Robotic Seal

Robotic Seal Named Paro – A Friend to Elderly

Paro is a robotic baby harp seal and is one of what is being called a "Mental Commitment Robot."  Beginning in 2009, more and more of these cute little robots will begin being introduced into retirement and assisted living communities in the United States with hopes that those residents with dementia or depression-related symptoms might enjoy the positive benefits often associated with pet companionship. These new robots are designed with the intent of providing three specific effects: 1) social effects – that communication among patients and their caregivers might improve; 2) psychological – relaxation and motivation; and 3) physiological –  vital signs would improve due to reduction in stress levels.

Elderly in Retirement Communities React to Paro

The positive effects of pet therapy on the elderly has received lots of attention and has become accepted as a way to help senior citizens cope with illness and loneliness.  Paro  has been tested in nursing homes and hospitals in Japan, Sweden, France, Italy, and the United States.  The reaction, both physiologically and psychologically, has been positive. Patients who had been withdrawn were starting to talk more to Paro and to others, and further testing showed decreased stress levels when time was spent with the furry robo-Seal.

How About a Dozen for Every Retirement Community?

Not so fast. Paro is not just a cute little seal pup stuffed animal with a clunky robot inside. The Paro being brought to market today is an 8th generation design that originated by the Japanese company, AIST. That’s years of research and development, and because of the advancements made in the newest release retirement communities or any other person wanting to own a Paro of their own can expect to pay in the neighborhood of $5,000-$6,000 dollars.  The cost may eventually go down, but those hoping to adopt in early ’09 should expect to pay at or near full retail.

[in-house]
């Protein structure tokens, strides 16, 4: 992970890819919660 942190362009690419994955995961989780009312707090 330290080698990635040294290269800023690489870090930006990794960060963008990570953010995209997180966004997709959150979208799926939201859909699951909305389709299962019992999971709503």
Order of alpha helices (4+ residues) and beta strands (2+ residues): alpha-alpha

Real Pet vs. Robotic –  Different & Same

Pet ownership can become difficult for residents of retirement communities or for senior citizens living alone. Dogs need to be walked frequently and may become afraid of other residents or other pets and may even become aggressive. Cats need to have their litter boxes changed frequently and leave hurtful scratches on owner or others. All animals need to be fed and have fresh water available. These things become troublesome for the elderly having trouble with memory or physical complaints.

What makes Paro so realistic is that she has five different kinds of sensors: 1) tactile – she can feel when she is being petted, caressed, or mistreated; 2) light – she can sense whether it is light  or dark which may cause her to nap or awaken; 3) audition – she recognizes when someone calls her name or greets or praises her, as well as the direction of the voice and reacts accordingly; 4) temperature; & 5) posture – she knows when she is being held upright.  The robotic seal can move its head multi-directionally, blinks its eyes and makes emotional facial expressions, imitates the voice of a real baby seal, can remember interactions and make adaptions in its reaction, will learn to respond to a new name after a short while, and can move its flippers.

The fur on Paro’s is soft and fluffy like that of a real seal pup, is anti-bacterial, soil resistant, and has an electromagnetic shield which makes it safe for seniors wearing pacemakers. Paro can understand and respond to both English and Japanese and comes with internal rechargeable batteries and a pink or yellow pacifier charger.

These little gals aren’t able to follow you around or come on command, but they have proven to be a viable pet alternative, especially for seniors living alone or in retirement communities where having a real pet may not be possible. Paro is also great for children confined with some type of illness.

To have a look at  some short videos about Paro, visit the Paro Robotics website.  Vinson Hall, a retirement community in Virginia, is one of the first U.S. retirement communities to bring a Paro into their retirement home. You may want to visit their website and see what their residents and staff have to say.

 

 

 

 

 

 

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